Abe came shrink-wrapped in a crumpled suit jacket so snugly fitting that he must surely have slept in it. ‘The appurtenances of his life were unpretentious to the point of discomfort: a stark bedroom; an iron bedstead standing, it was rumoured, on linoleum; a small and ancient car which brought him to Sherborne, remained in a garage until the end of the term, and then, when its battery had been re-charged in the Physics lab, took him home for the holidays; clothes durable at the expense of fashion (his dinner jacket, he claimed with sardonic pride, dated from his undergraduate days). All this was the mark of a man whose only concession to appearances was to be seen not giving a farthing for them.’
Abe’s maths lessons were rarely restricted to equations and formulae alone; he could digress on a whim and I kept a small tear-off notebook in my jacket pocket, ready to capture the next colourful, if mathematically irrelevant, red herring. I learnt the difference between mnemonics and acronyms; about Grangerizing books; about numismatics and mondegreens; about peculation and zeugmata about Zane Grey, Damon Runyan, Mark Twain and the scandal surrounding Alec Waugh’s mildly scurrilous Loom of Youth – still leaving sufficient time for matrices, the binary system and a scraped pass grade in the summer examinations.
Abe’s tour de force, however, was his History of Sherborne School. ‘It was especially fitting for him to preside over School House, the nucleus from which the school grew, since he had now embarked on the years of patient research which culminated in his History …. A master who left in 1938 had bequeathed to him some slides which roused his interest: another, on leaving for military service in 1941, handed over a cupboard in which were housed such archives as the school possessed, rescued from oblivion in the dusty drawers of the Library.’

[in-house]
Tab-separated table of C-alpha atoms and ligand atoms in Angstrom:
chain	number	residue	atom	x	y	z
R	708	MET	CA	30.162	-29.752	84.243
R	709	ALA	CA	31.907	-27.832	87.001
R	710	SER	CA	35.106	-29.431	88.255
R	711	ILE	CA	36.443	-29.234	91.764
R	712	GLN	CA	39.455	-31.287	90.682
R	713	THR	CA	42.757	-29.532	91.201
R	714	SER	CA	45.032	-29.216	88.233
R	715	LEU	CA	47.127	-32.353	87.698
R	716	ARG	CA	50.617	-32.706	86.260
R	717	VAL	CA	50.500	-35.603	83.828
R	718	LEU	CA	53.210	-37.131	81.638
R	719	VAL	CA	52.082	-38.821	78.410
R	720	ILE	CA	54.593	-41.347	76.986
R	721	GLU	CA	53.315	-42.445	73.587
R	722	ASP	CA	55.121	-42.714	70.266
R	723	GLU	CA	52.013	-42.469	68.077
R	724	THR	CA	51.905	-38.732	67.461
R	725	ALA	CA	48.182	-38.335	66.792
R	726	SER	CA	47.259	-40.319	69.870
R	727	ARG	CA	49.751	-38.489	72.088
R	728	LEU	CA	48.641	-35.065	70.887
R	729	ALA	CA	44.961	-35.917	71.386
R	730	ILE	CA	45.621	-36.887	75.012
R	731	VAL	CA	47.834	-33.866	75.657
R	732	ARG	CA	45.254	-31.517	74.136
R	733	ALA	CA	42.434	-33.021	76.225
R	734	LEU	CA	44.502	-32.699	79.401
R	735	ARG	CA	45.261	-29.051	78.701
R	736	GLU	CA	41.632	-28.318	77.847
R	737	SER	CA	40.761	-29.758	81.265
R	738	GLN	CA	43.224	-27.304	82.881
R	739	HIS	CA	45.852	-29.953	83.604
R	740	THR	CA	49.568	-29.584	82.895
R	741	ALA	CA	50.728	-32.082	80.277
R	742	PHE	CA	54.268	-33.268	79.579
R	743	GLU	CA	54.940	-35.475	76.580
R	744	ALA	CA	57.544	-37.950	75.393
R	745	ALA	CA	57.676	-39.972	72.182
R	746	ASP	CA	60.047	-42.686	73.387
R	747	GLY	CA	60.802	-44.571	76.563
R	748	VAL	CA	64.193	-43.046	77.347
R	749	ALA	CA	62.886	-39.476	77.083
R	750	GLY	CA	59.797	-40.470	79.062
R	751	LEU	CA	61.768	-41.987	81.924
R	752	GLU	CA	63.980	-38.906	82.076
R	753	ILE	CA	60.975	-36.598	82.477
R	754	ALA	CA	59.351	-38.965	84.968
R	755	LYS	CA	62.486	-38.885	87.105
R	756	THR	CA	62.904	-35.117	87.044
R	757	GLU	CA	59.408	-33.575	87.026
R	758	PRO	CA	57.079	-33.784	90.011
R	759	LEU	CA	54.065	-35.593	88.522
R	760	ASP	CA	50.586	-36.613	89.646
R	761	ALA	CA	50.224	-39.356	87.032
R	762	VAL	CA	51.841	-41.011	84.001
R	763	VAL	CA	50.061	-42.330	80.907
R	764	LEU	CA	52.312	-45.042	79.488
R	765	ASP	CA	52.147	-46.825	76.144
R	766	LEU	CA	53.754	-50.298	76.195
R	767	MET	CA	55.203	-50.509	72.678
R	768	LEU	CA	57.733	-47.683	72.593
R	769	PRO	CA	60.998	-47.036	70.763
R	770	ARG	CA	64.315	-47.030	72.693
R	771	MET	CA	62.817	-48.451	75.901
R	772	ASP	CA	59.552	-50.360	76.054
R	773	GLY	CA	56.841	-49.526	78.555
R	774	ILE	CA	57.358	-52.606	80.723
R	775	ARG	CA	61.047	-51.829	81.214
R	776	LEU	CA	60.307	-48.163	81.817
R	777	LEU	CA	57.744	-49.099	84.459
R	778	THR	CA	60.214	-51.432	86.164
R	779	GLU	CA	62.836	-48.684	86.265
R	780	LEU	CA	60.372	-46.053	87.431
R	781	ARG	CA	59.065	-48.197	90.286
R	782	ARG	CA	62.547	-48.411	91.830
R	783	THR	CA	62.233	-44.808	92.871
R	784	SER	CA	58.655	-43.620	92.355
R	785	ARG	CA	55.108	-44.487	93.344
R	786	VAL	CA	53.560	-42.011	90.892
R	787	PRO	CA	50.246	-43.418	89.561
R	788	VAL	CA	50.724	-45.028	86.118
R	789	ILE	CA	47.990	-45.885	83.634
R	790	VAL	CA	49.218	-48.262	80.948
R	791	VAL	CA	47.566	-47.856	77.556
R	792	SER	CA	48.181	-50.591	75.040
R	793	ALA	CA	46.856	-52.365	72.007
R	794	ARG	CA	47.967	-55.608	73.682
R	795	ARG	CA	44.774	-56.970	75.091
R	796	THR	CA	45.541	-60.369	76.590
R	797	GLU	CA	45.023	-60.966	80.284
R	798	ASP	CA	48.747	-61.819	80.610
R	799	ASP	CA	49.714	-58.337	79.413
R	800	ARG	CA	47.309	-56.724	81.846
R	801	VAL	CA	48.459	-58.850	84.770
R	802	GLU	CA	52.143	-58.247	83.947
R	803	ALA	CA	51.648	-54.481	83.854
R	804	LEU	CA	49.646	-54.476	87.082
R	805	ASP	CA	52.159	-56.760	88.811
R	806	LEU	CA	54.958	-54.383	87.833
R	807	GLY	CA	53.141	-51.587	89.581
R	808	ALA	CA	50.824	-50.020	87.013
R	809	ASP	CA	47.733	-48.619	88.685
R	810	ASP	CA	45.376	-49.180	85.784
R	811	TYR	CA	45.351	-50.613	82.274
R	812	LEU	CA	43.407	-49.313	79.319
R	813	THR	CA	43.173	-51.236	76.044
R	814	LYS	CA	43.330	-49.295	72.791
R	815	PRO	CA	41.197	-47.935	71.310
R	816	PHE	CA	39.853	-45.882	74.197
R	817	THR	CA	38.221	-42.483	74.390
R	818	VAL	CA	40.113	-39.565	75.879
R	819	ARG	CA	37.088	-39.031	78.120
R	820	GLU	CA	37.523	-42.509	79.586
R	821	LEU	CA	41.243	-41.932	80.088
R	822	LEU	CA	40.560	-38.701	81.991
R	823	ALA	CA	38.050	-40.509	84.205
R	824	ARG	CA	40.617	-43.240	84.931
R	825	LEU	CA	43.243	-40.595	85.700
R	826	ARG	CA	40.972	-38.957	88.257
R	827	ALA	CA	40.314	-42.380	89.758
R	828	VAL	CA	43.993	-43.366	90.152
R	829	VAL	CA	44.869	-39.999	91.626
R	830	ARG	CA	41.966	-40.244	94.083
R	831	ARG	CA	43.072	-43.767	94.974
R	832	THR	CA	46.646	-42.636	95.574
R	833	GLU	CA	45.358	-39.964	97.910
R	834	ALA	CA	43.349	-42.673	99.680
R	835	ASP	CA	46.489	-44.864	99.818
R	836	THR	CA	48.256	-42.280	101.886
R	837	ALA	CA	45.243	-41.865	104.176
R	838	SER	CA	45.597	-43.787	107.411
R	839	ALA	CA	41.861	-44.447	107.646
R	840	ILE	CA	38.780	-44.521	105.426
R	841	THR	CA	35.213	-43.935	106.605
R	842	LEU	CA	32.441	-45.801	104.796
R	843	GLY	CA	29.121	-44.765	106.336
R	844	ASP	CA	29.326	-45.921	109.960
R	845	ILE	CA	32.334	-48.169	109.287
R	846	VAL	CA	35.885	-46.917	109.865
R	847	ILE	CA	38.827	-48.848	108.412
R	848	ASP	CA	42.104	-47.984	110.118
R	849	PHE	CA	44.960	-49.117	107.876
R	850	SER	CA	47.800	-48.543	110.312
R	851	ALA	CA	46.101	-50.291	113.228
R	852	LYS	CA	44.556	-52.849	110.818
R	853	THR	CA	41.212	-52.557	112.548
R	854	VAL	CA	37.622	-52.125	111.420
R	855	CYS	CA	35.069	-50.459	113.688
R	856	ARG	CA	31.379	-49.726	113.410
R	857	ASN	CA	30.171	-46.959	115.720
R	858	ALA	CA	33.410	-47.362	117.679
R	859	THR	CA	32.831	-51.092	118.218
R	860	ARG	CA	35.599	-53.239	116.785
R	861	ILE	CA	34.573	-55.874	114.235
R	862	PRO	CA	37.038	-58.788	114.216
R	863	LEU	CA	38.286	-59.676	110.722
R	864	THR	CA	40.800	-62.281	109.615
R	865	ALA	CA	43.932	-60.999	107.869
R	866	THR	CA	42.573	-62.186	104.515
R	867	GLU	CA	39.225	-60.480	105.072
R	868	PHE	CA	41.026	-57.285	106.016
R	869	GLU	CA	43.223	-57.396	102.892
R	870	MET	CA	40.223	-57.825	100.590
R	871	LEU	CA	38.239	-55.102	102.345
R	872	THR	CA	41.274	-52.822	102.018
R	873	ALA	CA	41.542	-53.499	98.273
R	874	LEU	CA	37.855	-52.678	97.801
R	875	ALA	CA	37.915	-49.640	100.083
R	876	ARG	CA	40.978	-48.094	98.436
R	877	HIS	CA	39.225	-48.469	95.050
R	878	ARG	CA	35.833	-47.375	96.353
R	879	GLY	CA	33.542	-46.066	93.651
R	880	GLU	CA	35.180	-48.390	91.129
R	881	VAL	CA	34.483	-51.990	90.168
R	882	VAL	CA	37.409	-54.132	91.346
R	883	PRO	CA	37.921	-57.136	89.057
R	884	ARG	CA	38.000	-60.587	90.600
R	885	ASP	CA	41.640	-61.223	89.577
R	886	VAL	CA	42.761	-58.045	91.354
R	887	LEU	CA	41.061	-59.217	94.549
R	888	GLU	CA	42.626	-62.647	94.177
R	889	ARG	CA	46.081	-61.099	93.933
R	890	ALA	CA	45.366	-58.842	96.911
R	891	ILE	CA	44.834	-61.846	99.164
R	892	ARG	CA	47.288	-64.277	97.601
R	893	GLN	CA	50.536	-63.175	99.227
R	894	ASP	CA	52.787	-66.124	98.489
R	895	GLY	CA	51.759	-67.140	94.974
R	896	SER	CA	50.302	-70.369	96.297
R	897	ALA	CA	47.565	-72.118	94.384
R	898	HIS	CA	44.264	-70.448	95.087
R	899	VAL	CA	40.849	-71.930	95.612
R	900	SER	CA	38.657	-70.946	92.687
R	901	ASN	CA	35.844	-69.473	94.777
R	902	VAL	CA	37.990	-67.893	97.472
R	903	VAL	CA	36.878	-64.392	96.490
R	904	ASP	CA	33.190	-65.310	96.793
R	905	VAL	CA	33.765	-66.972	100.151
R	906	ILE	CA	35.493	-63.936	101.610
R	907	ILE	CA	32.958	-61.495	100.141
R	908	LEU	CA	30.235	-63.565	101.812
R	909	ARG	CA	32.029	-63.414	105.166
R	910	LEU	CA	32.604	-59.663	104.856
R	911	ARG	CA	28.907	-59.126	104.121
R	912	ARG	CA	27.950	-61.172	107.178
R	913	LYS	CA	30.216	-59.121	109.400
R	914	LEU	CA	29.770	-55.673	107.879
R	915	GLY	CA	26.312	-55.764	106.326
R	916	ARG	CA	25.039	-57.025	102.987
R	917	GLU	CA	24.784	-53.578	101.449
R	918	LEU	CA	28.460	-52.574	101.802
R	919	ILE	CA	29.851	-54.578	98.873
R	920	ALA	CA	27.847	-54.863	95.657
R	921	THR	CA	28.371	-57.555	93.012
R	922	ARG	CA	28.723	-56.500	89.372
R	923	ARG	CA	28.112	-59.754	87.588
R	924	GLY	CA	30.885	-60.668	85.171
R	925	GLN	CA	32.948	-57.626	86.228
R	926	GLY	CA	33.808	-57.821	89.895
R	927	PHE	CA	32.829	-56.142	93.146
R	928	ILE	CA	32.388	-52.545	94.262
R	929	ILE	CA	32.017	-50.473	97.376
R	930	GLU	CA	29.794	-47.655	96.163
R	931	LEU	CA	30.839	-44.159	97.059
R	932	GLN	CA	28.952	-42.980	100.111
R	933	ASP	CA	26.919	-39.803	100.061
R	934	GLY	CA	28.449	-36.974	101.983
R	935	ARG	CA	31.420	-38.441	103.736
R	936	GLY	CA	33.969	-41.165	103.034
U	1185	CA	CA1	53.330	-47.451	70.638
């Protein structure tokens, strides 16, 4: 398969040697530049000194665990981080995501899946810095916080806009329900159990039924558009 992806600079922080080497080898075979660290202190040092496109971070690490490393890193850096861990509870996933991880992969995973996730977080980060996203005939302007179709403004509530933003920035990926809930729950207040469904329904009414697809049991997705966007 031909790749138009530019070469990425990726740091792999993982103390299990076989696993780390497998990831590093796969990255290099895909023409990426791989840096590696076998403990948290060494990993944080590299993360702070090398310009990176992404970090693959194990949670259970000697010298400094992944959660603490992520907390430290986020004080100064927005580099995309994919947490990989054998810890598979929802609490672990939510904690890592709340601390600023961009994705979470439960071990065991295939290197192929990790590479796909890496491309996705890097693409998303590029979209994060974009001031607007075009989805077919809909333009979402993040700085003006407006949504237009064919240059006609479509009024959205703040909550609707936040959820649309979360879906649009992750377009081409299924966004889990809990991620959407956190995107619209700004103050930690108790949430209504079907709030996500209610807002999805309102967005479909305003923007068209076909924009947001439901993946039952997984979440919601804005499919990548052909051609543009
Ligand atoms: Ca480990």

Sixty-six years after its first publication, the book remains essential reading and is packed with wit and anecdotal colour gleaned from term-time hours trawling through the then haphazard school archives and holidays rootling around in crepuscular London reading rooms. The book is a shining example of precise and highly polished prose, illuminated, like Abe’s maths lessons, by random but memorably entertaining digressions.
The style is light and eminently readable although the text – peppered with quotes that illustrate the extent of underlying research, together with pithy Latin, Greek or French addenda which demonstrate the author’s depth of scholarship – perhaps reads at times awkwardly for modern tastes. Footnotes in small print on every page result in a rather desultory reading experience but as Abe pointedly expounds in the preface: ‘Some care not for digressions; for such the main text alone will be found to constitute a continuous whole; but these bypaths are often more attractive than the high road they leave and perhaps richer in those trifles it gives most pleasure to remember.’
Much is made of the school’s pedigree and of the Charter granted under Edward VI in 1550. However, despite what they would have us believe, the school itself, like so many of our institutions, is largely a Victorian creation and principally due to the vision of the Rev. Hugo Daniel Harper, who arrived in the school’s tercentenary year of 1850, bringing with him thirty boys ‘borrowed’ from Cowbridge School in South Wales to supplement the existing meagre total of 40 (2 boarders and 38 foundationers).
By the time the Big School Room was added on the north-western side of the Courts in 1879, the ranks had swollen to 278, 248 of whom were boarding, and in less than 40 years the north side of the Courts was infilled with further classrooms and an impressive entrance gateway. The school now accommodates 600. ‘There is room,’ Harper was heard to remark prophetically in 1850, ‘for a perfect host of boys.’
When A B Gourlay died in 1976, he left his violin and sundry sheet music to the school’s Director of Music, and his assorted typewriters to the head boys of both School House and nearby Abbey House.
- The author’s thanks go to Rachell Hassall, school archivist, for photos and quotations from contemporary editions of The Shirburnian and to John Harden, Secretary of the Old Shirburnian Society, for showing me round…anew.